3.4. S. aureus Phages Enhance Phage DNA Replication in the Host Cells and the Environment Adaptivity of Its Host

To further assess the diversity of S. aureus phages and clusters, we explored the gene content associated with the six functions mentioned. As shown in Figure 9, holin A, lysins A and B, and DNA packaging protein 1 were only observed in lineage I (p < 0.001). Holin B, lysins C–H, and DNA packaging proteins 2–4 were only observed in clade IIa. Holin C, lysins I–J, and DNA packaging proteins 5–6 were only observed in clade IIb. Holin D, lysins K–M, and DNA packaging proteins 7–8 were only observed in clade IIc. Holins F–M, lysins O–Z, the large DNA packaging subunits J–W, and the small packaging subunits A–J were only observed in lineage III. Notably, the cluster members share similar types of holins, lysins, and DNA packaging proteins, as well as the mosaic structure and gene content, indicating at least three possibilities: (i) phages in the same cluster shared a common ancestor and spread among distinct continents along with their host, (ii) the module exchange occurred independently of host cell lysis and DNA packaging modules, or (iii) frequent module exchange occurred exclusively among cluster members. Considering the widespread and high structural similarity of cluster phages, we propose that frequent module exchange occurred exclusively among cluster members.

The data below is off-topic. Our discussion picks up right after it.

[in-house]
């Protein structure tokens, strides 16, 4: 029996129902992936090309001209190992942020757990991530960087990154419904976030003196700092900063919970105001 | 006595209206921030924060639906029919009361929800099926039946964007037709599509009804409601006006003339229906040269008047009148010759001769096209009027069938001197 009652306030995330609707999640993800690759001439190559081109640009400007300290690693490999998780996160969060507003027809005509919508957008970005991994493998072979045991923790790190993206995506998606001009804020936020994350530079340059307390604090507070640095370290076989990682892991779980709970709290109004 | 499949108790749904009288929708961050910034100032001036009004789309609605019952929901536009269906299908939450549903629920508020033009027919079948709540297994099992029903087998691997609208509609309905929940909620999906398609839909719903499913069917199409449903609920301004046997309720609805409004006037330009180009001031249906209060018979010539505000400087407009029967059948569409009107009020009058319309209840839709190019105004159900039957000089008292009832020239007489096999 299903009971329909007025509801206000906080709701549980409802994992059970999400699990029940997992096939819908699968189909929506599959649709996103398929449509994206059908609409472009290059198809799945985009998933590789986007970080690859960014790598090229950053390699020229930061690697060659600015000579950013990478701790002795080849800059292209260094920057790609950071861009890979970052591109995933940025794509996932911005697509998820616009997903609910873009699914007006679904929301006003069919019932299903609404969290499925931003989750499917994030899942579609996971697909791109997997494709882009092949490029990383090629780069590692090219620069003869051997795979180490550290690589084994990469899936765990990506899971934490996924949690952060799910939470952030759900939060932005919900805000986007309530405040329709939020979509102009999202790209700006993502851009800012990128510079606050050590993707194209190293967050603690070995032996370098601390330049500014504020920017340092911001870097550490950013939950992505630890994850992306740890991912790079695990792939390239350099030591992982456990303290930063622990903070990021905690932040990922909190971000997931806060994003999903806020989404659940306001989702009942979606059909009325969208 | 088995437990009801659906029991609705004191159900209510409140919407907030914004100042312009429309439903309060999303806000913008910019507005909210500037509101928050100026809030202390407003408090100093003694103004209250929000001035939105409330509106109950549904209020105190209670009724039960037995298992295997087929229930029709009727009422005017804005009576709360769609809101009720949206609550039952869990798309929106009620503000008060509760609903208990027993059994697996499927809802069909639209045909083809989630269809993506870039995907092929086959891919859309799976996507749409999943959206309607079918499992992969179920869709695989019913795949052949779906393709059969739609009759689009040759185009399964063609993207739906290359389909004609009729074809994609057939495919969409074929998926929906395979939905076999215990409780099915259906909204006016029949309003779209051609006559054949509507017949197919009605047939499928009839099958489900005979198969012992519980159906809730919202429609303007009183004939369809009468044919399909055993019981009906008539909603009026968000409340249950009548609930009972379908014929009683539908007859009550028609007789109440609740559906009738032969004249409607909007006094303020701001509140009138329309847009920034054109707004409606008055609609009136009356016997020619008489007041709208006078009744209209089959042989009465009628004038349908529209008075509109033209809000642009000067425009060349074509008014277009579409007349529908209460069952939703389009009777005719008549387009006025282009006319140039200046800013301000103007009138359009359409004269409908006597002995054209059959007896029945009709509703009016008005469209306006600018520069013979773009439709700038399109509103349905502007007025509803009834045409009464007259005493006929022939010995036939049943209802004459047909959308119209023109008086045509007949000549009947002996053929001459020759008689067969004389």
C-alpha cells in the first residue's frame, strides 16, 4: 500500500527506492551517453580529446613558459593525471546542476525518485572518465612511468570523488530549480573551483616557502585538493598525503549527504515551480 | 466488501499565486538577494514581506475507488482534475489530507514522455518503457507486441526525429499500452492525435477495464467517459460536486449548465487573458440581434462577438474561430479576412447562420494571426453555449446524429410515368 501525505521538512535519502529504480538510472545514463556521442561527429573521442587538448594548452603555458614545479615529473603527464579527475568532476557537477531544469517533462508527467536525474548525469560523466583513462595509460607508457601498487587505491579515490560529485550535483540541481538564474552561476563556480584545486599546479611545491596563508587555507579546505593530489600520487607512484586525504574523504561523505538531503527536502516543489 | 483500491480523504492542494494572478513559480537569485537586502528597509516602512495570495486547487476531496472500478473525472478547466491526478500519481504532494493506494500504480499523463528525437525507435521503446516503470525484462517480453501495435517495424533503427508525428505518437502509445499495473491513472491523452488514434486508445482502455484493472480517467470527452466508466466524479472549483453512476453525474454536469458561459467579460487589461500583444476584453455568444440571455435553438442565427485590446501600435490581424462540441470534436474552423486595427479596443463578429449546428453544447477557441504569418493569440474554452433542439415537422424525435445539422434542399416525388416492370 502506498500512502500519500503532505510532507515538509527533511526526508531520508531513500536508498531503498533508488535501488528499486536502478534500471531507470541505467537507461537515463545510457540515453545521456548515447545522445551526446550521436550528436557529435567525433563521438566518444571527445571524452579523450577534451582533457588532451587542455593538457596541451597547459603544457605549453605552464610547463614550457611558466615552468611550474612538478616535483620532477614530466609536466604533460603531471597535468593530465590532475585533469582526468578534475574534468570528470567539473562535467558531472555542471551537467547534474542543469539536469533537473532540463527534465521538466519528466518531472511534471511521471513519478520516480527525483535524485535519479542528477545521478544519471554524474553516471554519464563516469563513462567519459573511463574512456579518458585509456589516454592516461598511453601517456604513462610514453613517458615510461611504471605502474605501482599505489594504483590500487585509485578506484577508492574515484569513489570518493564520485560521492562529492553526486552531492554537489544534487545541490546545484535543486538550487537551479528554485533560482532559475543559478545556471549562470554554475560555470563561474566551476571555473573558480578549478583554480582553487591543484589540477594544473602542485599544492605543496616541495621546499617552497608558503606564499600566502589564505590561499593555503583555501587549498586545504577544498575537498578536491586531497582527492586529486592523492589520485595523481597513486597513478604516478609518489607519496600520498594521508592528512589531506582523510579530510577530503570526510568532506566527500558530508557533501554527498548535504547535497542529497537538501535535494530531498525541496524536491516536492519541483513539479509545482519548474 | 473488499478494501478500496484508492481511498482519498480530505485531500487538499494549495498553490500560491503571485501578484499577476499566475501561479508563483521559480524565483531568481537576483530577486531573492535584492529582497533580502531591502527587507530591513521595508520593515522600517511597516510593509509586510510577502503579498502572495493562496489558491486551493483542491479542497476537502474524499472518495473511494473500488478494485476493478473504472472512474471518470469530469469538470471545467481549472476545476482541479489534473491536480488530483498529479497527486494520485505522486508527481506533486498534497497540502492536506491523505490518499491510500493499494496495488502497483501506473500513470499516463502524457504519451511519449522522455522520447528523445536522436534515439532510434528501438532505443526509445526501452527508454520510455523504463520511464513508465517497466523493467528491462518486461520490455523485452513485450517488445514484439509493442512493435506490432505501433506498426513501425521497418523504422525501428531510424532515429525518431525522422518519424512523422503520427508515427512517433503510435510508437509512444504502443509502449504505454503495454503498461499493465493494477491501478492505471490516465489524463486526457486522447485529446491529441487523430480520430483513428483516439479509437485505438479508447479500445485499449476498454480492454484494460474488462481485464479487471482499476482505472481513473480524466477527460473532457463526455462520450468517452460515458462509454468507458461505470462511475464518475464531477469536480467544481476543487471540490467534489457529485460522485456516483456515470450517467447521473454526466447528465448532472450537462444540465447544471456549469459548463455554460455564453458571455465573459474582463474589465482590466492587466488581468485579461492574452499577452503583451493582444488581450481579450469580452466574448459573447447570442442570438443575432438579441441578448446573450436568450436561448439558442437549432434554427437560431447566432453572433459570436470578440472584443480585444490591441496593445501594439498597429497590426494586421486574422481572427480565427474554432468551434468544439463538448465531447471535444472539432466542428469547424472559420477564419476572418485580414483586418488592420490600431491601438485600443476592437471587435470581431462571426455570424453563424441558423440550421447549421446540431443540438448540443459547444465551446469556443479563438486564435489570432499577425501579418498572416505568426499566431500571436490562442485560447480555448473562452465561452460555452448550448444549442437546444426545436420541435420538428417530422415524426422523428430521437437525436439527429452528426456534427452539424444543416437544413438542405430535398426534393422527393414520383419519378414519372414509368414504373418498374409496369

As shown in Table 2, genes encoding DNA polymerase were more frequently detected in lineages I, IIa, IIb, IIIa, and IIIb (50%, 75.0%, 50.0%, 65.5%, and 50.0%, respectively) than in clades IIc (42.2%), IIIc (36.4%), IIId (18.2%), and IIIe (32.1%) (p < 0.05). Other DNA replication genes (DNA synthesis, DNA primase/helicase, DNA helicase, DNA primase, DNA sliding clump inhibitor, RNA polymerase, and type III restriction enzyme) were more frequently detected in clades IIa (50.0%, 62.5%, 62.5%, 62.5%, 62.5%, 37.5%, 62.5%, and 62.5%, respectively), IIb (50.0%, 50.0%, 100.0%, 50.0%, 50.0%, 50.0%, and 50.0%, respectively), and IIc (37.8%, 48.9%, 57.8%, 46.7%, 40.0%, 46.7%, and 48.9%, respectively) than in lineage I (20.0%, 20.0%, 20.0%, 20.0%, 10%, 20.0%, and 25.0%, respectively, p > 0.05). However, the gene encoding the DNA-binding protein was detected more frequently in lineage I (75.0%) and clade IIIc (54.5%) than in clade IIIb (31.3%) (p > 0.05).